In a 2015 essay on friendship for The Atlantic, Julie Beck points out another double-edged effect of social media:

“Social media makes it possible to maintain more friendships, but more shallowly. And it can also keep relationships on life support that would (and maybe should) otherwise have died out.”

This is an under-appreciated point. In the pre-modern world most people stayed in the same place for most of the time, making friends (and enemies) that would stay in their lives until the grim reaper intervened. With the coming of modernity, life became more complex, more mobile – people moving on from one social context to another, making new friends, but then losing touch. In the absence of proximity, it took a real effort to maintain a friendship over time and distance.

Not anymore. Our lives are as complicated as ever, but for digital natives, staying ‘in touch’ has become much easier – in fact, practically automatic. These may be the flimsiest of relationships, but a life lived in part through social media is cluttered with these online revenants. “Auld acquaintance” that would have once been “forgot and never brought to mind”, now lingers on, scrabbling for attention.

No human capacity is unlimited – and that includes our capacity for friendship. I wonder if social media isn’t imposing a parasitic load on our social lives and getting in the way of maintaining real friendship, which gets harder as one gets older.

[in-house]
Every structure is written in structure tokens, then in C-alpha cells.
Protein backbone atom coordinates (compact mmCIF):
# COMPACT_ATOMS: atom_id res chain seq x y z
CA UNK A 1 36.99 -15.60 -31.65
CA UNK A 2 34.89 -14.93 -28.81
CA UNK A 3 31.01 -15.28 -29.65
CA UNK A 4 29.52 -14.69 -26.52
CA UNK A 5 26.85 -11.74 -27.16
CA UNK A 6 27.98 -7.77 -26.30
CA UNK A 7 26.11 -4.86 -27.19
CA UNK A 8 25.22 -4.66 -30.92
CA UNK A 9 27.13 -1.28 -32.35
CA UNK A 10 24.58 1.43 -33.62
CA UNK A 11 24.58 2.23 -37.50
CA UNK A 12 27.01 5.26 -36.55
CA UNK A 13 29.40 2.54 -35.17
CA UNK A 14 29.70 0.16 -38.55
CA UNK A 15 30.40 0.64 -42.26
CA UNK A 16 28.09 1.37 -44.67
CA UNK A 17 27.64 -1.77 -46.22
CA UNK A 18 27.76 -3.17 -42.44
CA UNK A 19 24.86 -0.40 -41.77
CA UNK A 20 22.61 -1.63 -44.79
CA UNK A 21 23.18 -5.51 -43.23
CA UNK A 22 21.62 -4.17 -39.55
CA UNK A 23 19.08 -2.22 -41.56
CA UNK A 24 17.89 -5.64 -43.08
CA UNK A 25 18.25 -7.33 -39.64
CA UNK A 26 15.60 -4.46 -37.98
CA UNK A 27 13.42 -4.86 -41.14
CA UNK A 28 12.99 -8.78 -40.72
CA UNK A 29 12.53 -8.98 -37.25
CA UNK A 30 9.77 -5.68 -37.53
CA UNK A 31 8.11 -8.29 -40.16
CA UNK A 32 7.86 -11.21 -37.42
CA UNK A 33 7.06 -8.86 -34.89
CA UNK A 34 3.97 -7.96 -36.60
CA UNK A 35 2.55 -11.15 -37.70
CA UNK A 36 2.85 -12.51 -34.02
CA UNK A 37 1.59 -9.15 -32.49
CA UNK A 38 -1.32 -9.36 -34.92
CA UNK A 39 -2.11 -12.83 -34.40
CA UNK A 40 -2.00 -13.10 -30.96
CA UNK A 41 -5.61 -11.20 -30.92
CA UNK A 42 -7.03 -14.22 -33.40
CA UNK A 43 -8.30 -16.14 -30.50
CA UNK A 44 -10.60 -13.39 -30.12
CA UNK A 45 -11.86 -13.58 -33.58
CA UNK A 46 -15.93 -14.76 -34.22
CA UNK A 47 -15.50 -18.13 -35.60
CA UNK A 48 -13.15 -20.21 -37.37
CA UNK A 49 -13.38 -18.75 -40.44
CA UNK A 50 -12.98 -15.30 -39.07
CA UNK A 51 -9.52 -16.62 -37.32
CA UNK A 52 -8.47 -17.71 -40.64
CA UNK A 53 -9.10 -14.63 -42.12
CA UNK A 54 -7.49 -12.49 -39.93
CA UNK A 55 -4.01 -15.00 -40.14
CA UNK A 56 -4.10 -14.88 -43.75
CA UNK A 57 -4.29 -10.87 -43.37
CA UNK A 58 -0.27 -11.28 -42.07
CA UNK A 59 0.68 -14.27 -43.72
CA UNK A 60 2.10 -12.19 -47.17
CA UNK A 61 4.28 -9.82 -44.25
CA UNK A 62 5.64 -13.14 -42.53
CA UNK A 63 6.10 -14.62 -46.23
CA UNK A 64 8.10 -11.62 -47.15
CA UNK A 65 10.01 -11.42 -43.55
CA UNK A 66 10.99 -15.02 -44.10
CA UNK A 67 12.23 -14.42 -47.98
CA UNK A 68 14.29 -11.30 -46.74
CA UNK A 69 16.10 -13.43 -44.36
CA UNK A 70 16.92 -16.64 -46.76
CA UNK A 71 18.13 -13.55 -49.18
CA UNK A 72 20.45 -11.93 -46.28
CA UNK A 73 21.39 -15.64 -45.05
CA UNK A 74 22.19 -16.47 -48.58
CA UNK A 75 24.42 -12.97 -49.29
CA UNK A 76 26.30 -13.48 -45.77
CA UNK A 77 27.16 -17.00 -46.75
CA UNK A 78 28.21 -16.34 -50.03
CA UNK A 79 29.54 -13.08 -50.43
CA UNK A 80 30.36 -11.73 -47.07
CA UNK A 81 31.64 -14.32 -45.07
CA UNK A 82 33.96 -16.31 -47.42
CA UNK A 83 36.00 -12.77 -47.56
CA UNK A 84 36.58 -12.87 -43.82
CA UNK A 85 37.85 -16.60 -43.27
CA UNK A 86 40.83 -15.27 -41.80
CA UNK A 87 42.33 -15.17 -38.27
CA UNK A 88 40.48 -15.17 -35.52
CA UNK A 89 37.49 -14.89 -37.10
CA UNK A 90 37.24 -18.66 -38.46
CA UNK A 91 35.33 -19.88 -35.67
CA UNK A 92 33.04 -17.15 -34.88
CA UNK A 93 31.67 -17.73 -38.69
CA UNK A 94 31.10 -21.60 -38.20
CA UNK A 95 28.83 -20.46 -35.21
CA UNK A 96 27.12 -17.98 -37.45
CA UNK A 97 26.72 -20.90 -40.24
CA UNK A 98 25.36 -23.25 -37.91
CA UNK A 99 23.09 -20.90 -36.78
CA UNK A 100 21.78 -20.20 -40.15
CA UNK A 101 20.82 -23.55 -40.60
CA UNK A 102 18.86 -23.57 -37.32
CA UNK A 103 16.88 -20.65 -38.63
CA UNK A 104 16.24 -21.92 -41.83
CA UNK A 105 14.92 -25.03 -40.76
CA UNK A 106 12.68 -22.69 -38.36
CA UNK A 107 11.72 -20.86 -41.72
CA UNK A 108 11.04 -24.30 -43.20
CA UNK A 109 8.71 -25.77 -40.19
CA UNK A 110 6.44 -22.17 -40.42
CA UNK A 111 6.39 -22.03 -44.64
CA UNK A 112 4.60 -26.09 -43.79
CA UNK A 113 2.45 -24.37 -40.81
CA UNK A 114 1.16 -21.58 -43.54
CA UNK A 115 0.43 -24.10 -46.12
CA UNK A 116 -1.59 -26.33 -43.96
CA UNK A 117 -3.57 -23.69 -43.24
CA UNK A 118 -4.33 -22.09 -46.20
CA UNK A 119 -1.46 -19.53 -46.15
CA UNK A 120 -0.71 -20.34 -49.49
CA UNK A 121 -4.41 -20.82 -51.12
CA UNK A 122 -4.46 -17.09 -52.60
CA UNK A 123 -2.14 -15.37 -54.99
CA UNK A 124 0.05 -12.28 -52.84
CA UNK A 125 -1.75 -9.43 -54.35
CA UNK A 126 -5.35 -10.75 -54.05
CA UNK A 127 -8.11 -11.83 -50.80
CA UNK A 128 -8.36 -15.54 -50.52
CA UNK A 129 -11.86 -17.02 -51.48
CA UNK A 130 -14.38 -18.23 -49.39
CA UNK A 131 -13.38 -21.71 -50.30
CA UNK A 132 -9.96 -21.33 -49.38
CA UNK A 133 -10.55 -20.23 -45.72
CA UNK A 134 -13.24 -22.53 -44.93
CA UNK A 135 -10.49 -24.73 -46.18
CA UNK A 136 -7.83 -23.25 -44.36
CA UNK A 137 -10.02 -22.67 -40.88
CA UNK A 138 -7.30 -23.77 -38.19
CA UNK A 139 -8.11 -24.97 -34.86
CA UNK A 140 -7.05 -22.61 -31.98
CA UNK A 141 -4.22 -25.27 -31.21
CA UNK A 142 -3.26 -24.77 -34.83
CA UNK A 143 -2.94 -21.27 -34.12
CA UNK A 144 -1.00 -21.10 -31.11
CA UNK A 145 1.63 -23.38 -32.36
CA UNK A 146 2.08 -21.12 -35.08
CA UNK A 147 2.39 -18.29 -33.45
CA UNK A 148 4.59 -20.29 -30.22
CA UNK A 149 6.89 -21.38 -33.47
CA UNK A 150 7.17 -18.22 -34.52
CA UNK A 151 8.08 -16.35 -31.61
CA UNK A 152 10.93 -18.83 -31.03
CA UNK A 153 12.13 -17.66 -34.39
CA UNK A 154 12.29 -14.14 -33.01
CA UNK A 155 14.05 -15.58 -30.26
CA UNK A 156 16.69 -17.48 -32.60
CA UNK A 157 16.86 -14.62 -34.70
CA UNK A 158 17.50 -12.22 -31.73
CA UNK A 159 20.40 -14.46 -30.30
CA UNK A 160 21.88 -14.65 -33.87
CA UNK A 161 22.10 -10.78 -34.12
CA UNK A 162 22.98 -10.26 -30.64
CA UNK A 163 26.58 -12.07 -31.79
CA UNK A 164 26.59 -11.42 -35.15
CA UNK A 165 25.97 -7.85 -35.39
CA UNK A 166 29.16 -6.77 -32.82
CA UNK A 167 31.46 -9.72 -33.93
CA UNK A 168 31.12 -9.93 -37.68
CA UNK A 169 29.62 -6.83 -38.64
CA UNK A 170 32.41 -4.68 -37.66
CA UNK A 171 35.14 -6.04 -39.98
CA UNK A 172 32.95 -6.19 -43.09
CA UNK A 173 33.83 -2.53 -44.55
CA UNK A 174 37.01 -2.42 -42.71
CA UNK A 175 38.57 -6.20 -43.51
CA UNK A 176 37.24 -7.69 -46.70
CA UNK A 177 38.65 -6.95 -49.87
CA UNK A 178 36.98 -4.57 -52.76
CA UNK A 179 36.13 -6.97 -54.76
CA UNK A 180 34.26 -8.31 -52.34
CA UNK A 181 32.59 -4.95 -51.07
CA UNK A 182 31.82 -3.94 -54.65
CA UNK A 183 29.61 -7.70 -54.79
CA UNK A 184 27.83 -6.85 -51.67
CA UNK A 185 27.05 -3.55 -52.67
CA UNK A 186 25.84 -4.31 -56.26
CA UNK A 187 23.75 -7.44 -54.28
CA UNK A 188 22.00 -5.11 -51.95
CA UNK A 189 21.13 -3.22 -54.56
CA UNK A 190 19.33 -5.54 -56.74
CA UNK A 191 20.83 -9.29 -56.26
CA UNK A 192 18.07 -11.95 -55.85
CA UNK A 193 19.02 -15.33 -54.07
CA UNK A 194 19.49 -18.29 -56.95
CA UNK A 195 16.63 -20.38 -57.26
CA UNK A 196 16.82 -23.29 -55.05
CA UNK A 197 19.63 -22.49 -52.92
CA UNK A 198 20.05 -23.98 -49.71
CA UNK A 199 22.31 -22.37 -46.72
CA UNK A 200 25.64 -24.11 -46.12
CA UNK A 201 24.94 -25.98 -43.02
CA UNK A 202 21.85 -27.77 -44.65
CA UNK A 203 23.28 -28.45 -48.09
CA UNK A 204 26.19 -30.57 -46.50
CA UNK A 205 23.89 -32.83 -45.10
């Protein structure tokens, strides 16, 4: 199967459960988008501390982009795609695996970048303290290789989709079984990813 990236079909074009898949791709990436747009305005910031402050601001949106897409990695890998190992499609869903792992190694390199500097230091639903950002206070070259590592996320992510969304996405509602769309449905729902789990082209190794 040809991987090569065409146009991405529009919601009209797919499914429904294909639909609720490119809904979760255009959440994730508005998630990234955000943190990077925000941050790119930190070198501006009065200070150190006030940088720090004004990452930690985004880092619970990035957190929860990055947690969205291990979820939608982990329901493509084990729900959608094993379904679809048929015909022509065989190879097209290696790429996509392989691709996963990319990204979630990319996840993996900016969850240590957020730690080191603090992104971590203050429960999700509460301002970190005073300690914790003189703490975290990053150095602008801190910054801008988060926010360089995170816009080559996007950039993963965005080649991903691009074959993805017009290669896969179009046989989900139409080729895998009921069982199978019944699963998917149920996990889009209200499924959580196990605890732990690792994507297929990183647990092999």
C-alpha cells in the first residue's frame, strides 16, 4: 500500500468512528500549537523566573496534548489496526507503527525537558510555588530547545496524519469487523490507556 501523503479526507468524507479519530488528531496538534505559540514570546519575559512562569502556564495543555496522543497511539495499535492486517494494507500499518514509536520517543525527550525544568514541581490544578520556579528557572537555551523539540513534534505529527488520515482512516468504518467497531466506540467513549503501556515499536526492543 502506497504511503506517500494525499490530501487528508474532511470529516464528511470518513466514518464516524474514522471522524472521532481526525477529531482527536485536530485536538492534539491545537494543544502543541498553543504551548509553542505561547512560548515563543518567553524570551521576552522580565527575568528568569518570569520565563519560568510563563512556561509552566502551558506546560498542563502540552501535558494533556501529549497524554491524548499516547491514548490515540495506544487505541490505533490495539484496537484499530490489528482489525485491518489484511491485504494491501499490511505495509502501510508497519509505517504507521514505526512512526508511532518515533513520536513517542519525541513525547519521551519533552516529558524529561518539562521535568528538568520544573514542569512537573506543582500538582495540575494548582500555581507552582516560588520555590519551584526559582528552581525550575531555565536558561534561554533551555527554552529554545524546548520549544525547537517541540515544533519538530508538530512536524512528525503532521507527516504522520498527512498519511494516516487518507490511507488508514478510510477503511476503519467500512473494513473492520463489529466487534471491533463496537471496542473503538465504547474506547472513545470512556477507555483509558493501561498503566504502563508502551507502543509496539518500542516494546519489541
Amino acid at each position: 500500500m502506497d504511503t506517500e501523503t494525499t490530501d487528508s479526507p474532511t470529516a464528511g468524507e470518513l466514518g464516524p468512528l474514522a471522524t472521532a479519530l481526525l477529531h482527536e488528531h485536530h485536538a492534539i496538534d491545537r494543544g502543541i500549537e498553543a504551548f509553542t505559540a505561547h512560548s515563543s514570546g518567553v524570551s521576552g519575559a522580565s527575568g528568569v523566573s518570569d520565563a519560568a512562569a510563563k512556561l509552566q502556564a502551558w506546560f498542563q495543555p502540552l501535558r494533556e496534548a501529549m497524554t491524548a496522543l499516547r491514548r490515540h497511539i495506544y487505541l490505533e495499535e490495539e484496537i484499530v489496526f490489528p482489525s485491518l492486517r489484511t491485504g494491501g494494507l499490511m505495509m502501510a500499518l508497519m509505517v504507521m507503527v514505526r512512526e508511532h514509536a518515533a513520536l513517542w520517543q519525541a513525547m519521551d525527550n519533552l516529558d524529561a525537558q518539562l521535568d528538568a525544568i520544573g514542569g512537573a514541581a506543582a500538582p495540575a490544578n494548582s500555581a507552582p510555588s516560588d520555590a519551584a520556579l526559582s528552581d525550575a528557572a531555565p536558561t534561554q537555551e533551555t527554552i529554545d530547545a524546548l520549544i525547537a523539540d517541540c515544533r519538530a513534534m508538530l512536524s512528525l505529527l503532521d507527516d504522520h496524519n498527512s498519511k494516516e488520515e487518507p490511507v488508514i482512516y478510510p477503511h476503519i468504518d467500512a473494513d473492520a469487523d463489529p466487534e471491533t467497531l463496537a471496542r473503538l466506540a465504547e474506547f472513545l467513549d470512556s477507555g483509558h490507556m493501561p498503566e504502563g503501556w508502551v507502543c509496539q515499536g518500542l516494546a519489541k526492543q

Of course, it can’t all be blamed on technology. Friendship requires proximity and continuity in the real world – and modern life has many ways of disrupting that. For instance, there’s the regular upheaval of moving from job to job, city to city, country to country in search of economic opportunity. Then there’s the increasing numbers of people who stay single and/or childless – either later into life than previous generations or permanently. This has been identified as the cause of the so-called ‘sex recession’ among Millennials; but as well inhibiting romantic and family relationships, there is the loss of the platonic friendships that depend on the wider connections forged when you settle down and have children.

It would be nice to think that this is all a matter of choice – and that such freedom provides opportunities for different kinds of friendship and social connection. As the old saying goes, you can pick your friends, but you can’t pick your relatives.

Then again, the reality may be that friendship and freedom are in tension – and that, in some way, one needs to be stuck in a situation with others to connect to them. Biology does the trick when it comes to family, but to nurture friendship in today’s world of unlimited choice, we need to commit ourselves to enduring communities and institutions.

These are increasingly thin on the ground – especially for a generation that’s been taught to mock and distrust them.

Peter Franklin is Associate Editor of UnHerd. He was previously a policy advisor and speechwriter on environmental and social issues.